Financial Benchmark Ratios

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Net Income as a Percent of Net Sales

= (Net Income Before Taxes ÷ Total Net Sales) x 100
What it is
This ratio is the broadest measure of a store’s performance. It includes debt, taxes, and any other income or expenses not related to your store’s operations. It measures the rate of net income (profit) your store is able to generate from sales.
Why it matters
A higher ratio is preferable. A lower ratio, as compared to industry or previous outcomes, should result in a closer look into other ratios.
Other ratios or actions to consider
Review cost of sales, selling expenses, operating expenses, interest, and other nonoperating income and expenses.
 
Operating Income as a Percent of Net Sales
= (Total Net Sales – Cost of Goods Sold – Total Operating Expenses) ÷ Total Net Sales x 100
What it is
This ratio is another broad measure of the store’s profitability from operations, without regard to interest charges, taxes, and nonoperating income or expense. It is an indicator of the effectiveness of your store’s total selling, purchasing, administrative, and other operating efforts.
Why it matters
A higher ratio is preferable. A lower ratio, as compared to industry or previous outcomes, should result in a closer look into other ratios.
Other ratios or actions to consider
Consider cost of sales, selling expenses, and operating expenses.
 
Current Ratio
= Current Assets ÷ Current Liabilities
What it is
This ratio is a measure of your store’s ability to generate cash to pay its short-term debts: a gauge of your store’s liquidity.
Why it matters
A larger ratio indicates a greater ability to pay bills.
Other ratios or actions to consider
Reference the quick ratio as well.

 

Quick Ratio

= (Current Assets – Physical Inventory) ÷ Current Liabilities
What it is
This benchmark, also referred to as the “acid test ratio,” is a measure of the store’s ability to pay immediate liabilities. It is a more stringent measure than the Current Ratio because it does not include the merchandise inventory, which may not be readily convertible to cash.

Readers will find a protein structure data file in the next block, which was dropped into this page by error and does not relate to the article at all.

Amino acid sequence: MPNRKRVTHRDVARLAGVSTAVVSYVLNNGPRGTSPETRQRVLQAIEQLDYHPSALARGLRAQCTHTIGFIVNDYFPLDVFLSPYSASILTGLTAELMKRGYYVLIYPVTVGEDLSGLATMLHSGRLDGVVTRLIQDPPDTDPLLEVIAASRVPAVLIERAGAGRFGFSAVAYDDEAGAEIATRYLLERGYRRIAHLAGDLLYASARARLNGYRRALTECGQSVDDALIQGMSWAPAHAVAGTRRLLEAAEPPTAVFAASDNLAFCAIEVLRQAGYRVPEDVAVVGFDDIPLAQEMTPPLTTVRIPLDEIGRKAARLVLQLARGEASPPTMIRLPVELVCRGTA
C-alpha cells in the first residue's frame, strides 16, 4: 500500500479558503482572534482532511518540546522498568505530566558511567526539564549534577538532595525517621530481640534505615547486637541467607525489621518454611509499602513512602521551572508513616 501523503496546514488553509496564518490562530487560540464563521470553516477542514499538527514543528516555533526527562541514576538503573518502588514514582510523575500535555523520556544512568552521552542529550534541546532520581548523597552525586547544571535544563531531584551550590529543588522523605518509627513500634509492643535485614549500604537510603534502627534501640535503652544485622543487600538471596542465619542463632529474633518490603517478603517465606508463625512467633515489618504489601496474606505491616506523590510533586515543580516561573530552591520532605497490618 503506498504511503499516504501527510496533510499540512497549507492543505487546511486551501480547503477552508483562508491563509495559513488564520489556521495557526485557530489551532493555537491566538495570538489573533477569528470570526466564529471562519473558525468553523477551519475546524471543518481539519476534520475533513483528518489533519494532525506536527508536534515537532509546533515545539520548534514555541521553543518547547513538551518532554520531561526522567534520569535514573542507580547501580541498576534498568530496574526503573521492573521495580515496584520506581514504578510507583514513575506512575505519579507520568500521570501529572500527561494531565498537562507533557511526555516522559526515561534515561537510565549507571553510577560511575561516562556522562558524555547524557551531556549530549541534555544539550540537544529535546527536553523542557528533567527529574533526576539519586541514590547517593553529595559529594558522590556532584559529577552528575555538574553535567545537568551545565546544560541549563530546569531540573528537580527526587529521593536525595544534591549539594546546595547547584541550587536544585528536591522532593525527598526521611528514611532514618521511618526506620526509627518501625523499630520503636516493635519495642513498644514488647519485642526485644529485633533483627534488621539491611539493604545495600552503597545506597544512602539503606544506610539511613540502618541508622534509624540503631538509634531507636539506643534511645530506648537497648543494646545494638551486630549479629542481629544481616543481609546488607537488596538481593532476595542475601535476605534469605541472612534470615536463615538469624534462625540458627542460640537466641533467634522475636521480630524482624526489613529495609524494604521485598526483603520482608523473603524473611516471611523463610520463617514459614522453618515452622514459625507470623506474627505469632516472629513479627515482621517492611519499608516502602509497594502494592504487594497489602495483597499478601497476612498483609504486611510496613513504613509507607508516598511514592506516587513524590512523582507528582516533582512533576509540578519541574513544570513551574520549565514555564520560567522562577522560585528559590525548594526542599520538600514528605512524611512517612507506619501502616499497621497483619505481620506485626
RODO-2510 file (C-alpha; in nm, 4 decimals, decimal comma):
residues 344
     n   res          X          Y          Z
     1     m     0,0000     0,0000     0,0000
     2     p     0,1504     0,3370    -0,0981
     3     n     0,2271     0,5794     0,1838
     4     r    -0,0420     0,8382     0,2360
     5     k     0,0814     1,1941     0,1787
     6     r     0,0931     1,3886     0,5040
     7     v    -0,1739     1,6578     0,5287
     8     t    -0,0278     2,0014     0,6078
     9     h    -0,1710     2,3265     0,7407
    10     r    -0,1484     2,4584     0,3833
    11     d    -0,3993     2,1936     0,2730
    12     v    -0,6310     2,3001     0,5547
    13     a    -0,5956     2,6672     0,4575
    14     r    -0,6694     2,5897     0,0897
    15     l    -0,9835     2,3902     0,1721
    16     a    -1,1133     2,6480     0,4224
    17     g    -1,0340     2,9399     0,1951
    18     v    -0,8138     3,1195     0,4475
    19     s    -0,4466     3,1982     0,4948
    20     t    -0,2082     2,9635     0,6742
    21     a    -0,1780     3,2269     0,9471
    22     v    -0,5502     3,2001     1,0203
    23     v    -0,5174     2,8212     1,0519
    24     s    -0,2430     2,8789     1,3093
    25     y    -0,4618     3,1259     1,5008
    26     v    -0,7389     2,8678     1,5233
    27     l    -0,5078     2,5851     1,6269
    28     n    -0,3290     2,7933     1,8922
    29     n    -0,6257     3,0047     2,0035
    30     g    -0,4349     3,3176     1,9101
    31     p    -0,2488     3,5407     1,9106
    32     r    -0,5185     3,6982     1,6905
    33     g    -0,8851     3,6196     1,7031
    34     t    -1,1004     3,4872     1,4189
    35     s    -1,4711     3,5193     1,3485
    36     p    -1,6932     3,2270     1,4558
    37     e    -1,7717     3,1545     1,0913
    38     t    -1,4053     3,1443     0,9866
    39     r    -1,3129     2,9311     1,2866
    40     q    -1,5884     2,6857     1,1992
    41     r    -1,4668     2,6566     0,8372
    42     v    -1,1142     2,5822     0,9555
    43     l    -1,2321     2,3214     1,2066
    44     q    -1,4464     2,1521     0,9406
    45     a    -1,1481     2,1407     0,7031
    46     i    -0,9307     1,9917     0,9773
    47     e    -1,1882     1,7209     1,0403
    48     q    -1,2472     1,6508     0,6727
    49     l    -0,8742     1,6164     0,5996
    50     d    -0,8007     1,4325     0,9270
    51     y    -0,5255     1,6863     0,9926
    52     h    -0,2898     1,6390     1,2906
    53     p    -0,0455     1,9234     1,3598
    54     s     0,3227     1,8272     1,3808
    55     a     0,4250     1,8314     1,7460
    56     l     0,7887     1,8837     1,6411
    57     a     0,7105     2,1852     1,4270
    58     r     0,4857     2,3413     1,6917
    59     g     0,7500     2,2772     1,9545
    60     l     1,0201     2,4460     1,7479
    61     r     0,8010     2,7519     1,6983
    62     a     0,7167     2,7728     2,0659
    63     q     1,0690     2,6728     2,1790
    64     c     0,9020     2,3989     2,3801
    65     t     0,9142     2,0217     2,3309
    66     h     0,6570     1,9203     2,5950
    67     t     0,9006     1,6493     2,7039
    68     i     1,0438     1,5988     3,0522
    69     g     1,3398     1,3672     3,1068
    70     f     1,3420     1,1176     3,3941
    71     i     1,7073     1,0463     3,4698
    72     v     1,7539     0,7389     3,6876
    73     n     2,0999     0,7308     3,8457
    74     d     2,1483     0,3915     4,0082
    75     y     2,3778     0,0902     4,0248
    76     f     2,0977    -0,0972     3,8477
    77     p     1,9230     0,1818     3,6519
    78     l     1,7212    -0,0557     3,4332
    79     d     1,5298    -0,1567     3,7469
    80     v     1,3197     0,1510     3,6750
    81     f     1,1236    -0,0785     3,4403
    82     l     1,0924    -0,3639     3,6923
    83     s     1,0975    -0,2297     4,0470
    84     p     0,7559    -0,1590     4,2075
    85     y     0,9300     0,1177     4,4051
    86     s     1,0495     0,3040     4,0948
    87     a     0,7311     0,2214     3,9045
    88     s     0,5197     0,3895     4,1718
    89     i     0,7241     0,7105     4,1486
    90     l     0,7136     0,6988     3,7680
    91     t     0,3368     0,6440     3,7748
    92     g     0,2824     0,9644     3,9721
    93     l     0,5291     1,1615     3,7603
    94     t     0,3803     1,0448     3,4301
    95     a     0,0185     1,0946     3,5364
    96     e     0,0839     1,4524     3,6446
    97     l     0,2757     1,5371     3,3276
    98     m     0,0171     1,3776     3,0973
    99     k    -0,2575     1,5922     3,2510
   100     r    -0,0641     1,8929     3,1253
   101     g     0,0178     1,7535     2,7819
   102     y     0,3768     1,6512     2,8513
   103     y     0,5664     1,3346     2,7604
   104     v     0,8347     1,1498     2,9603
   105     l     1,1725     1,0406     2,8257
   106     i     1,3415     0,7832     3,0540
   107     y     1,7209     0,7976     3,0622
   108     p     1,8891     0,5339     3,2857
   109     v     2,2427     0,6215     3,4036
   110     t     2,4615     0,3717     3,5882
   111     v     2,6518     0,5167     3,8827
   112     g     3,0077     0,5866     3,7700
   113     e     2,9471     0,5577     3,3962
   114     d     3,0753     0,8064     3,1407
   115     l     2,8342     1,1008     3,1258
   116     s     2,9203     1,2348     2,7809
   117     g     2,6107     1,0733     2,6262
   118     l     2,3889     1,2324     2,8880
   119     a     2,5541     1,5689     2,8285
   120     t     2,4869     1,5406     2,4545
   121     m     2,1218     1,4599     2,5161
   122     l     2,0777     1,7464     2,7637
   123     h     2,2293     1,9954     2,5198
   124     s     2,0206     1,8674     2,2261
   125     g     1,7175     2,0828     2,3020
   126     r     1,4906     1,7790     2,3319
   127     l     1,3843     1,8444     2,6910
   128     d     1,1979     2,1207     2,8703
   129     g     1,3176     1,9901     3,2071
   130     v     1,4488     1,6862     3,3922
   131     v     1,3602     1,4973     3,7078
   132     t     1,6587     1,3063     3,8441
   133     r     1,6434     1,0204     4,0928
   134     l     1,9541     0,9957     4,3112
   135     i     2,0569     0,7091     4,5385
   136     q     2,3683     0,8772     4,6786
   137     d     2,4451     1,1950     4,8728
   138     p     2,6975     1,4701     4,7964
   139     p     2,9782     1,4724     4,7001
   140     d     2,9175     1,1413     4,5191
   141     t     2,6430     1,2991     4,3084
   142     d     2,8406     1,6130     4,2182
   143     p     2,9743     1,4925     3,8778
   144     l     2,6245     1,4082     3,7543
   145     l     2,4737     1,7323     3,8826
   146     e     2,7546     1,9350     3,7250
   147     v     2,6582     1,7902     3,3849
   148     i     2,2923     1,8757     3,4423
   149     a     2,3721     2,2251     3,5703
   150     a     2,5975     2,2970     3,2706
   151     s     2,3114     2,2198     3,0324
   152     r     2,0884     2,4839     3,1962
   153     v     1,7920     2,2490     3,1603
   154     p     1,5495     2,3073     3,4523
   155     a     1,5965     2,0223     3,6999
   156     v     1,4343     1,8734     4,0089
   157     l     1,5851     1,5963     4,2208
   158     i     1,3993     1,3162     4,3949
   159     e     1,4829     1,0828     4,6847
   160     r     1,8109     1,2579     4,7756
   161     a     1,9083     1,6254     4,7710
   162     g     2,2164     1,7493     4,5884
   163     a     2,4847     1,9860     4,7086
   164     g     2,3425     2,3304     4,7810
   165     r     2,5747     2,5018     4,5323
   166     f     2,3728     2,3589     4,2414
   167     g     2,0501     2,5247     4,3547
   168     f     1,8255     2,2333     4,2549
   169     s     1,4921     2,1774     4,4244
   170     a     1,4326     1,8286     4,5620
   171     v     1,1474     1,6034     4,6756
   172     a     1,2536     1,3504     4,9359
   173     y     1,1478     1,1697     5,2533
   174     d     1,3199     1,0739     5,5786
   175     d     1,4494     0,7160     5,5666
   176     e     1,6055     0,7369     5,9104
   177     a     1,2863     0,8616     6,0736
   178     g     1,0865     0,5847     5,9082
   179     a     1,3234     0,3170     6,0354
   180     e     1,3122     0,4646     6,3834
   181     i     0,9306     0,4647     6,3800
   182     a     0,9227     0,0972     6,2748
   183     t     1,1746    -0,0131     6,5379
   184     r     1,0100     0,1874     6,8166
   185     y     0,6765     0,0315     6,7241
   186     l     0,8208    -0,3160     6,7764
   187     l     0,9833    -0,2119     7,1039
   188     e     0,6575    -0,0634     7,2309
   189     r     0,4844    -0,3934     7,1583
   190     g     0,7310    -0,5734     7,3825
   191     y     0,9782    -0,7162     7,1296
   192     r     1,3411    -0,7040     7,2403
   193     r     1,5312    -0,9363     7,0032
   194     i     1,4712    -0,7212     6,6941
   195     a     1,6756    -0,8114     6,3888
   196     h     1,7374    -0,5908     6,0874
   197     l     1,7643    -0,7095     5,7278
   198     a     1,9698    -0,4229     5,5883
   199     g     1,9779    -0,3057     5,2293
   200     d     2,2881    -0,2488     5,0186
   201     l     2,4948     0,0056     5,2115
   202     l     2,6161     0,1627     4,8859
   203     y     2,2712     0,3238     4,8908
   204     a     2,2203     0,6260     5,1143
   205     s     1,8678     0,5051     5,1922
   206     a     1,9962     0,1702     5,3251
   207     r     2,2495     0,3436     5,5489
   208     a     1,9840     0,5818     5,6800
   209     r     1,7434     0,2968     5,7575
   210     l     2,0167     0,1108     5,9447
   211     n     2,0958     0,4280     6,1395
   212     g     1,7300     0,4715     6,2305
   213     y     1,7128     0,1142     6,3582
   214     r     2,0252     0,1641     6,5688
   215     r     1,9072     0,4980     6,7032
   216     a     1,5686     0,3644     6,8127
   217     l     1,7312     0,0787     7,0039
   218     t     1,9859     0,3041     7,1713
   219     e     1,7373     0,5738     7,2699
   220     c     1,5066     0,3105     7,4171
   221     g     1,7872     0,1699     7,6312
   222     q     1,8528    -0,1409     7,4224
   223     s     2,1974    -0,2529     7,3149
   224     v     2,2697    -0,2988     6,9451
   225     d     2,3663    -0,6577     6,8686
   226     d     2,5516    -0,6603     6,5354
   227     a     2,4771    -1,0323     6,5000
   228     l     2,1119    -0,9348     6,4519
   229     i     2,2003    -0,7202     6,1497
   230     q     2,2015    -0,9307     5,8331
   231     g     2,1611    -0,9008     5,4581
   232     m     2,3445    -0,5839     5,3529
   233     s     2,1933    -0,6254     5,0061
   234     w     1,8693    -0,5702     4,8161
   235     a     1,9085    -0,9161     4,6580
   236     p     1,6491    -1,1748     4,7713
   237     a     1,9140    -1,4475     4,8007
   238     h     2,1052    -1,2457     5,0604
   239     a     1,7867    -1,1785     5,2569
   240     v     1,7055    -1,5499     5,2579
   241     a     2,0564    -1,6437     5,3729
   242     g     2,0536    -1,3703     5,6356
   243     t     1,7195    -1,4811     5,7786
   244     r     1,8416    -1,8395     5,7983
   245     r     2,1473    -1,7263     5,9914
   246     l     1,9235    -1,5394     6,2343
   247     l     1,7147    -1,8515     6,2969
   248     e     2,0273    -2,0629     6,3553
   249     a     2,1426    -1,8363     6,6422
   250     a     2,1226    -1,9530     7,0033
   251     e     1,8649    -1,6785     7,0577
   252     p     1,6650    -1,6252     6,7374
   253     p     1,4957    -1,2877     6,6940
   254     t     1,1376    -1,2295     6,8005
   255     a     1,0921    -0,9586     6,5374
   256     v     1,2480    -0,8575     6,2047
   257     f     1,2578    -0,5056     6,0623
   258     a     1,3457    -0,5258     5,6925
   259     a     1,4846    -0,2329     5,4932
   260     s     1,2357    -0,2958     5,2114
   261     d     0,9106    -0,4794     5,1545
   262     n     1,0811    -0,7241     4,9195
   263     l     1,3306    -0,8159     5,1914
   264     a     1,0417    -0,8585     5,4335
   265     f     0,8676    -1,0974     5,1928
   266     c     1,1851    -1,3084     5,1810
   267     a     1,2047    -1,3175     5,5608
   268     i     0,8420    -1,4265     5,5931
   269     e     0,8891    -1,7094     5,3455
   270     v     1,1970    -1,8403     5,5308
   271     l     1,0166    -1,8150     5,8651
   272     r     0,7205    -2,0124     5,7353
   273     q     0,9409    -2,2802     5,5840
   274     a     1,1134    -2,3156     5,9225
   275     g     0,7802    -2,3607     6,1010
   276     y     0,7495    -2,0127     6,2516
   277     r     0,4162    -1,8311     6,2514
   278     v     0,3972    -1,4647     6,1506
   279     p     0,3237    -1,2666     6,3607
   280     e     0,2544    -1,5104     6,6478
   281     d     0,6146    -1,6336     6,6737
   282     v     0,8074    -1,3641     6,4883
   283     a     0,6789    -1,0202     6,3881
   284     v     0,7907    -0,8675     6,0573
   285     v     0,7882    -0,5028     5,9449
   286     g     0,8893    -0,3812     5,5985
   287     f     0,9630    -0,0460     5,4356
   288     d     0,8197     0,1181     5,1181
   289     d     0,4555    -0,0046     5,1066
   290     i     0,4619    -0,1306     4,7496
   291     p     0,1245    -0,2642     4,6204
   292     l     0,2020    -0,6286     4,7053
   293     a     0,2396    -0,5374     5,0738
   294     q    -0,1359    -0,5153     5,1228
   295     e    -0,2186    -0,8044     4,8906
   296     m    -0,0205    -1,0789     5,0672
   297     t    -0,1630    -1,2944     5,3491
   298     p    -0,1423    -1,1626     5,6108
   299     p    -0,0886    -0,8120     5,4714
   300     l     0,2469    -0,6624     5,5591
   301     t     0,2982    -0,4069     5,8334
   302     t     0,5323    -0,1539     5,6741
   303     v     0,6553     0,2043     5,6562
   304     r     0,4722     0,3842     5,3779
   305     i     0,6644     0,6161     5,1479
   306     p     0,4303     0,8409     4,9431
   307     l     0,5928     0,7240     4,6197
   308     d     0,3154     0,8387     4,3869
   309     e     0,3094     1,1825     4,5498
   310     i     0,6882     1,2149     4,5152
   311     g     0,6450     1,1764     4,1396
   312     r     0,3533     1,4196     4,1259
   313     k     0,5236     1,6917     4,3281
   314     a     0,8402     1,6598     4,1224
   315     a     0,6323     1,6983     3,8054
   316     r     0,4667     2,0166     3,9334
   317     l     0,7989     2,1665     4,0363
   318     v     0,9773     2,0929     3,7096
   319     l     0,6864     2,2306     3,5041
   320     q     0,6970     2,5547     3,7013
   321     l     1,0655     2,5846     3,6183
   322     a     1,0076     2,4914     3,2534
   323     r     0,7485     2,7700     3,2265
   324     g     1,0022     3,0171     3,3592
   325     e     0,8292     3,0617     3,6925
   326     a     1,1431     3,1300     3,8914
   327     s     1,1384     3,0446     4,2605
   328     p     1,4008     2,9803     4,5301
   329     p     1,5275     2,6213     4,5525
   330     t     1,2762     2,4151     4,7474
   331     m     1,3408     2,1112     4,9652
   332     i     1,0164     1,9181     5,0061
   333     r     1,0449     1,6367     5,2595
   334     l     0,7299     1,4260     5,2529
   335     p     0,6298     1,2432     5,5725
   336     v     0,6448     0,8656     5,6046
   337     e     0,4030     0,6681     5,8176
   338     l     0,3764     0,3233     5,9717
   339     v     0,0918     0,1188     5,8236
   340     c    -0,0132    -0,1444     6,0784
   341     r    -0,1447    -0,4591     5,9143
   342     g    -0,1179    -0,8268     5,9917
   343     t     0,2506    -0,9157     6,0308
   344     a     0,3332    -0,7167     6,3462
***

Why it matters
A ratio of 1.0 or greater is considered to be in a liquid condition; the larger the ratio, the greater the liquidity. A low ratio or significant changes, as compared to previous outcomes, should trigger a review of cash flow.
Other ratios or actions to consider
Cash levels, accounts receivable, and accounts payable can affect this measure.
 
Return on Assets (ROA)
= Net Income Before Taxes ÷ Average Total Assets
What it is
This measure reflects the store’s efficiency at creating revenue from assets.  
Why it matters
A higher ratio indicates your store is earning more on less investment in assets. A low ROA may indicate several things, such as too much cash is being held, accounts receivables are too high (consider a review of credit and collections policies), excessive inventory levels (consider an assessment of buying and inventory policies and procedures), or an ineffective use of space.
A few notes about this ratio:
  • Depreciation or unusual expenses can distort this ratio.
  • Only presents a picture of the store at the time the figures were prepared. To compare correctly, calculate this ratio at the same of year, year after year.
Other ratios or actions to consider

Consider review of sales per square foot of selling space by departments, credit and collection policies, and buying and inventory policies to determine the best use of space.

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